So if something was completely desiccated and stored in something that allowed no air or water to enter it, then any soft materials that had thier moisture sucked out, would last indefinitely.

I'm tempted to doubt the source material though. but I won't. I just wonder why a scientists would destroy such a relic just to paint a picture using the dried up ink he found.

#6 wombatty

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Posted 28 August 2009 - 08:52 AM

I would like to make a point here.

One there is no more water or moisture left, then there can be no more activity in said substance.  Its the reason why dry pasta will never go bad.  It can't, there is no biological activity going on in it.  Of course you want to keep it protected from the elements, such as an airtight container. 

So if something was completely desiccated and stored in something that allowed no air or water to enter it, then any soft materials that had thier moisture sucked out, would last indefinitely.

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Then why the surprise on the part of professional paleontologists? It seems to me that if you're right, there should be no such surprise at all...

#7 Javabean

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Posted 28 August 2009 - 08:43 PM

Then why the surprise on the part of professional paleontologists? It seems to me that if you're right, there should be no such surprise at all...

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That's a good question. Maybe we haven't been looking in areas where it allows such fossils to form? Maybe the surprise is really about the fact that we don't find many soft tissues being preserved so well?

I don't know really I'm just familiar with food preservation techniques, and would assume that if something could preserve meat, then other soft tissues could be preserved in a similar manner (drying).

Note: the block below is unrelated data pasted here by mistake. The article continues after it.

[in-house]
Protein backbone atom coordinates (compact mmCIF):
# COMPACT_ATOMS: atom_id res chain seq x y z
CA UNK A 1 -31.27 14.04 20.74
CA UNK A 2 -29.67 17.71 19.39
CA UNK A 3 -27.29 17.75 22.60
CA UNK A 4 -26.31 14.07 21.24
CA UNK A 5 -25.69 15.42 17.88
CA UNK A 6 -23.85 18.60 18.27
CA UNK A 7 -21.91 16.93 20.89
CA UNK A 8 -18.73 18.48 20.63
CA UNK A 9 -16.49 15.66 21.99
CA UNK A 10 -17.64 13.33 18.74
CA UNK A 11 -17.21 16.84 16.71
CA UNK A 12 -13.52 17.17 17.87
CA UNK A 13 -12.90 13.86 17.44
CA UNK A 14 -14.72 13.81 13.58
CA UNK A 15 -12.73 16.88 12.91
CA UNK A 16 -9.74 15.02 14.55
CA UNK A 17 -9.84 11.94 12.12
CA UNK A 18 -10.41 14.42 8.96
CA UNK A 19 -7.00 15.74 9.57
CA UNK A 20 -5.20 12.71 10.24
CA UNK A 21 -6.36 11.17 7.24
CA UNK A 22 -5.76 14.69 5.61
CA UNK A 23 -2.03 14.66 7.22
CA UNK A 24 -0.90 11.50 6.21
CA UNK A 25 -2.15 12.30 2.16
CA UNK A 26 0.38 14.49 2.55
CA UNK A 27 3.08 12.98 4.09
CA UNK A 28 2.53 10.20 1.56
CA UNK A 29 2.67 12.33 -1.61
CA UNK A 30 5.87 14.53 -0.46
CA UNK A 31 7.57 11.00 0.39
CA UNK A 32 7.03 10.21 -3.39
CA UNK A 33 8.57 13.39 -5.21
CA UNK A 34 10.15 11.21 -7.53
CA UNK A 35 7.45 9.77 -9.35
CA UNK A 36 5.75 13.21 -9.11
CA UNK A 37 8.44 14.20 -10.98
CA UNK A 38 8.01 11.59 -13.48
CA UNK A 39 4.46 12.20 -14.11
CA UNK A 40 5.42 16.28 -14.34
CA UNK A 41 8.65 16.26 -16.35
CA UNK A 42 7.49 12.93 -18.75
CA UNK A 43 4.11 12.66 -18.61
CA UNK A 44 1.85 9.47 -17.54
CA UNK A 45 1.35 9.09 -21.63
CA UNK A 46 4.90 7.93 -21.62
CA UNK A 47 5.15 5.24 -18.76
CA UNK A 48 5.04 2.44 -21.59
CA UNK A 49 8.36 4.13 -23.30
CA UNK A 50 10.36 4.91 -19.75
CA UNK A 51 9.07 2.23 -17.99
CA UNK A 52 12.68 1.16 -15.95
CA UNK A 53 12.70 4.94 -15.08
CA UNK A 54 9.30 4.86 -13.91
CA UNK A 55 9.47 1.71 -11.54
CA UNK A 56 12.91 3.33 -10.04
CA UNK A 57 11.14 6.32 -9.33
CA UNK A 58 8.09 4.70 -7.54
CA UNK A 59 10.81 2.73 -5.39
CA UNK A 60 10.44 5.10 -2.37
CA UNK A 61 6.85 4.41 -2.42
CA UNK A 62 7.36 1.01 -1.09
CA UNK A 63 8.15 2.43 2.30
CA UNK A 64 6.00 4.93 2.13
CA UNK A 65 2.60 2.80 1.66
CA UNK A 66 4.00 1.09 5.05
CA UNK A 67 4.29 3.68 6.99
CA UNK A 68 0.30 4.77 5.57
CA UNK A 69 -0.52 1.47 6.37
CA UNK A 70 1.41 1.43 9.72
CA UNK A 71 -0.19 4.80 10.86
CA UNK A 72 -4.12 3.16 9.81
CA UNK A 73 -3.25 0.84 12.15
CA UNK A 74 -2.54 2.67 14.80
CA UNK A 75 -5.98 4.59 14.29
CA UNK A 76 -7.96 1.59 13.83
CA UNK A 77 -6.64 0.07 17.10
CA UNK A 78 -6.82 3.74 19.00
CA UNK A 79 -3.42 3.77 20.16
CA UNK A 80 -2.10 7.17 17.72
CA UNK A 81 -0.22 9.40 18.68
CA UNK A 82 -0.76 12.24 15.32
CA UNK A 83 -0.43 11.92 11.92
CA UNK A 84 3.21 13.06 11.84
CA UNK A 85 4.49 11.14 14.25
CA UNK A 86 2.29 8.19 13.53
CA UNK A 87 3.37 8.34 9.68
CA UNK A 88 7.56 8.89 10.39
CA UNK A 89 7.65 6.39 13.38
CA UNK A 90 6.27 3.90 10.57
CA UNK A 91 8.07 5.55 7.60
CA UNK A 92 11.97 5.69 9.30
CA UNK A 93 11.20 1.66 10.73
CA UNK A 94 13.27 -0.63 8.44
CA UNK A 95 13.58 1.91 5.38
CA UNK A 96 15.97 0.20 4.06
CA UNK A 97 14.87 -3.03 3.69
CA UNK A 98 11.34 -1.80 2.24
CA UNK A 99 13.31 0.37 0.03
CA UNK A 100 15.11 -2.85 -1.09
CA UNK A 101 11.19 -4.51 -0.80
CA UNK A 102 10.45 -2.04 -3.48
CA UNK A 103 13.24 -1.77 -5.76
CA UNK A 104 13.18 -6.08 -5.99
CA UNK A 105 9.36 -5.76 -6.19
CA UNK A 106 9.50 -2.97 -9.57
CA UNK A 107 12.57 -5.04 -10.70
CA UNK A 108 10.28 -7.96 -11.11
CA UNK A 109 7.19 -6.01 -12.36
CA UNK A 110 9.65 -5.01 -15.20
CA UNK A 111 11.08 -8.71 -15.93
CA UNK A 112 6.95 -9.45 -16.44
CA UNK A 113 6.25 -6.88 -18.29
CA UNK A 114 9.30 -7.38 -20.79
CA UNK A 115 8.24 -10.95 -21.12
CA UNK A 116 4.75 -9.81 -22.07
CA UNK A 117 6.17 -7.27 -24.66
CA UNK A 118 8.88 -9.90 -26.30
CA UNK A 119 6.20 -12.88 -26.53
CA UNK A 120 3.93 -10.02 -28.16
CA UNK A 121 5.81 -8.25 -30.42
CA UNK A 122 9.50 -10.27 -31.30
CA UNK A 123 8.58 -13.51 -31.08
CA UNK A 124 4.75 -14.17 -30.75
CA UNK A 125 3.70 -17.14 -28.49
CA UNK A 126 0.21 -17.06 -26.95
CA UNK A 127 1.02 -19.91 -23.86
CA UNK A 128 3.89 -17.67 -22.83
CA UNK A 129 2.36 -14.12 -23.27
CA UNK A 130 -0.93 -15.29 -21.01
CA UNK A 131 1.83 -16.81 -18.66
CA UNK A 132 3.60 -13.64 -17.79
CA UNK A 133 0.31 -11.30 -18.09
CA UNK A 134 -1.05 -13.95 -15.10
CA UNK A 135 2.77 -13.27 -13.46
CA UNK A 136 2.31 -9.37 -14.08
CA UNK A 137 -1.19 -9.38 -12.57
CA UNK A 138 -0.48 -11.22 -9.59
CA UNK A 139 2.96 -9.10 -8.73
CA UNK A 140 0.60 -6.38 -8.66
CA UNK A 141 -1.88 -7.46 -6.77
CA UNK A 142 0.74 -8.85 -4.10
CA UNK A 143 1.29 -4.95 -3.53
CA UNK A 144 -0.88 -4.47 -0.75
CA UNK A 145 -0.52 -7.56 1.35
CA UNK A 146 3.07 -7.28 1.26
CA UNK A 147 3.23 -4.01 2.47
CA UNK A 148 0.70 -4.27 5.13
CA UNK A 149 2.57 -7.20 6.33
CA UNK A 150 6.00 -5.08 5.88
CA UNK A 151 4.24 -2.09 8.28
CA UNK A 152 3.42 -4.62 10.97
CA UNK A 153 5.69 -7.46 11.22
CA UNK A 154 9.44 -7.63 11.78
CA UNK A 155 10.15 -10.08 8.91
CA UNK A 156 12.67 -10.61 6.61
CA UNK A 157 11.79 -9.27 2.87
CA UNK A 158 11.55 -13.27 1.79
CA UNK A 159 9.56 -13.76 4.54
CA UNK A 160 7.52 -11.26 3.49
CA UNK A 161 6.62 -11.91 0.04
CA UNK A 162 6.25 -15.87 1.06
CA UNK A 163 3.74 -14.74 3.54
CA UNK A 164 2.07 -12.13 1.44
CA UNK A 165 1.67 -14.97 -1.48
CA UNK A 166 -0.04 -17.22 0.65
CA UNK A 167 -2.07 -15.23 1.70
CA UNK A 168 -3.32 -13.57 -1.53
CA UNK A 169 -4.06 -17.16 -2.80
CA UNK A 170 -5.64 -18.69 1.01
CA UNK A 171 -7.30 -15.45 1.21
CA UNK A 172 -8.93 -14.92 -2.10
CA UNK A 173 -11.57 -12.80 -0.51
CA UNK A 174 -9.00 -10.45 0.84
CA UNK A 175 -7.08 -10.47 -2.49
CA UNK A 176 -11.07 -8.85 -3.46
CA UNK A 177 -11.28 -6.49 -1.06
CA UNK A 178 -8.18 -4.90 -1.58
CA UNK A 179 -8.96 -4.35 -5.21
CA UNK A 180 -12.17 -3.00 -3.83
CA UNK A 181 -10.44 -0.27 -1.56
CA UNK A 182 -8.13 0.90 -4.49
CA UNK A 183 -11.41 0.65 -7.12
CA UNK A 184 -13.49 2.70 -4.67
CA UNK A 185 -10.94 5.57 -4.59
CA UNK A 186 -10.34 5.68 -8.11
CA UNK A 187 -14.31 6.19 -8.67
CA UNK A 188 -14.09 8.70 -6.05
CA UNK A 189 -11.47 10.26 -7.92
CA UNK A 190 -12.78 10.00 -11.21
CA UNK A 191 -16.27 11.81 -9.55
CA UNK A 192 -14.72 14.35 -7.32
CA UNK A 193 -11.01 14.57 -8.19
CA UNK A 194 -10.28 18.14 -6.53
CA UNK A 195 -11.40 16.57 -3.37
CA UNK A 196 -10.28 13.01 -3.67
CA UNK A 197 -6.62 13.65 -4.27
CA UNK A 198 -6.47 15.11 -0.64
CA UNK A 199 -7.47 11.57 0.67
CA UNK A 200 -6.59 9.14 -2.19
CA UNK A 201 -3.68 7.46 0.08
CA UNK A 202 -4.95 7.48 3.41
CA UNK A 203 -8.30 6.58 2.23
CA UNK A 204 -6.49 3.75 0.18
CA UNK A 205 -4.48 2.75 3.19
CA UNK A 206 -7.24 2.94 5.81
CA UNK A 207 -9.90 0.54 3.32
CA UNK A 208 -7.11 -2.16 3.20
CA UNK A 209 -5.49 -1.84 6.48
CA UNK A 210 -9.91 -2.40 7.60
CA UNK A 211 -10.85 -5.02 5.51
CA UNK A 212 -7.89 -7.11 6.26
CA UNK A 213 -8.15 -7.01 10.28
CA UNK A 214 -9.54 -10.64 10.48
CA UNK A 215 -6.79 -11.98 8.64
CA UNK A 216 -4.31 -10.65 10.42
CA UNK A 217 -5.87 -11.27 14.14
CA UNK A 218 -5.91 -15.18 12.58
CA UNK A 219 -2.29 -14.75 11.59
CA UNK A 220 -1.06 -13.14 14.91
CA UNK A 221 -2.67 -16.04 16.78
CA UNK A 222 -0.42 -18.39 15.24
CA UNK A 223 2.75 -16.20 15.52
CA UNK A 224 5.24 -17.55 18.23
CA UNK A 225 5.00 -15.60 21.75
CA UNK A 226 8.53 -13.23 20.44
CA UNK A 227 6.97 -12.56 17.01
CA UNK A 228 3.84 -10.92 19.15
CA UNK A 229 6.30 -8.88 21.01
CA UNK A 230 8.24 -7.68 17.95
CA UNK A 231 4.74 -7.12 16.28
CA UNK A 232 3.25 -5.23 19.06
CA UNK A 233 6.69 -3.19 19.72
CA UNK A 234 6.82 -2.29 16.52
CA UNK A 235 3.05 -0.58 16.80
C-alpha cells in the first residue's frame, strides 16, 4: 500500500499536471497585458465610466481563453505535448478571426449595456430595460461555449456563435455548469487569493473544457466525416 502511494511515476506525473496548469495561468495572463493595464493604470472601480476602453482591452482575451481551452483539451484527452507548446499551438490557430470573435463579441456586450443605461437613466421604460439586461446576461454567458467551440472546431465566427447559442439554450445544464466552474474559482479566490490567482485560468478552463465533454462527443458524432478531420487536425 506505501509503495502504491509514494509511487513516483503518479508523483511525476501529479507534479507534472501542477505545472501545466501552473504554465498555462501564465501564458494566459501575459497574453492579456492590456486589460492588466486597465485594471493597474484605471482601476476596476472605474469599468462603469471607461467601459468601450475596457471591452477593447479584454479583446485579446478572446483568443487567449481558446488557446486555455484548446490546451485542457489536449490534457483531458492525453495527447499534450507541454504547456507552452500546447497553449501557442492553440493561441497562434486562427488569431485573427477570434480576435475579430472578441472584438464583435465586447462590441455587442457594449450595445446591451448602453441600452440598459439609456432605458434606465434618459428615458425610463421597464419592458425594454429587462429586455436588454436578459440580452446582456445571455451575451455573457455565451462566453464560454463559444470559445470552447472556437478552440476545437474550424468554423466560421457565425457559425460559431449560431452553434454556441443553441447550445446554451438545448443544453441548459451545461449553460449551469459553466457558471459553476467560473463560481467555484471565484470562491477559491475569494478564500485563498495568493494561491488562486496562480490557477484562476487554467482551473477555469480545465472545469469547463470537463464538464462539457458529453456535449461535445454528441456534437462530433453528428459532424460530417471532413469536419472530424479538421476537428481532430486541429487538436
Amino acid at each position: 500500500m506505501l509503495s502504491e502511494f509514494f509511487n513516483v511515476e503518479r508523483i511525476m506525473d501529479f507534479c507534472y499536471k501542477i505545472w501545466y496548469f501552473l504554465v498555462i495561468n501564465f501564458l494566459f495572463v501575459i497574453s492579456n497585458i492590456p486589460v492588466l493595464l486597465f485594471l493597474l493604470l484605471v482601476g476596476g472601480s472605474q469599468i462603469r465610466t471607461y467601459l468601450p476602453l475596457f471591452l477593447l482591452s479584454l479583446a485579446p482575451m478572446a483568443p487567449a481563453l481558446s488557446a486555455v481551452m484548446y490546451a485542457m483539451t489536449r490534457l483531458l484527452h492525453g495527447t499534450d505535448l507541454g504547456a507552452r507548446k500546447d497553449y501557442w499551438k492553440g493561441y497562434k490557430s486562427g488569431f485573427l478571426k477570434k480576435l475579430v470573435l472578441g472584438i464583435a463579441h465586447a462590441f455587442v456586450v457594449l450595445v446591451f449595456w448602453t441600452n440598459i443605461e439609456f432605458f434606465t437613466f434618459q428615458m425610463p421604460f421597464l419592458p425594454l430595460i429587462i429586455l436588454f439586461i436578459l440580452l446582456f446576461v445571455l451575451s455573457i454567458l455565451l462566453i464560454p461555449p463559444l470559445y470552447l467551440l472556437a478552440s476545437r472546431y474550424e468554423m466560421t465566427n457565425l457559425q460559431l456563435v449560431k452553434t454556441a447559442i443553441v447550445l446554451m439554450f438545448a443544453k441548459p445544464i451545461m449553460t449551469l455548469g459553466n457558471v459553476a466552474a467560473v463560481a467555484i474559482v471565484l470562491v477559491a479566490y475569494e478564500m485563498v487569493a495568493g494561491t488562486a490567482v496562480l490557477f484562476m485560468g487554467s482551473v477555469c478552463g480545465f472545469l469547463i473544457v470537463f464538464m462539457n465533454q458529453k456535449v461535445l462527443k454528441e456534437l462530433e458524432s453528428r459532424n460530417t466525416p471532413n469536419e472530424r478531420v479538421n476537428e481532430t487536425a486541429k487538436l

But again I'm not claiming special knowledge here, or a total understanding of the situation. So i could be completely wrong.

Either way its cool that they found this, and I'm excited for more similar finds.

#8 ikester7579

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Posted 28 August 2009 - 11:19 PM

I would like to make a point here.

One there is no more water or moisture left, then there can be no more activity in said substance.  Its the reason why dry pasta will never go bad.  It can't, there is no biological activity going on in it.  Of course you want to keep it protected from the elements, such as an airtight container. 

So if something was completely desiccated and stored in something that allowed no air or water to enter it, then any soft materials that had thier moisture sucked out, would last indefinitely.

I'm tempted to doubt the source material though.  but I won't.  I just wonder why a scientists would destroy such a relic just to paint a picture using the dried up ink he found.

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So what you are saying by claiming this, is that there is only one possibility so there can be only one interpretation of the evidence?

You see you assume evolution is true, correct? So all evidence found must conform to it or it's fake, right? Not allowing the evidence to lead you to where ever it will breaks the scientific method. But then again, I don't see many who follow it so what's the difference? Rules only apply to those who disagree, everyone else gets to break them.

And doubting the source material is your defense because said evidence most likely will not conform to the accepted absolute called evolution. Might as well reject the T-Rex blood as well.

#9 Javabean

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Posted 29 August 2009 - 06:43 AM

So what you are saying by claiming this, is that there is only one possibility so there can be only one interpretation of the evidence?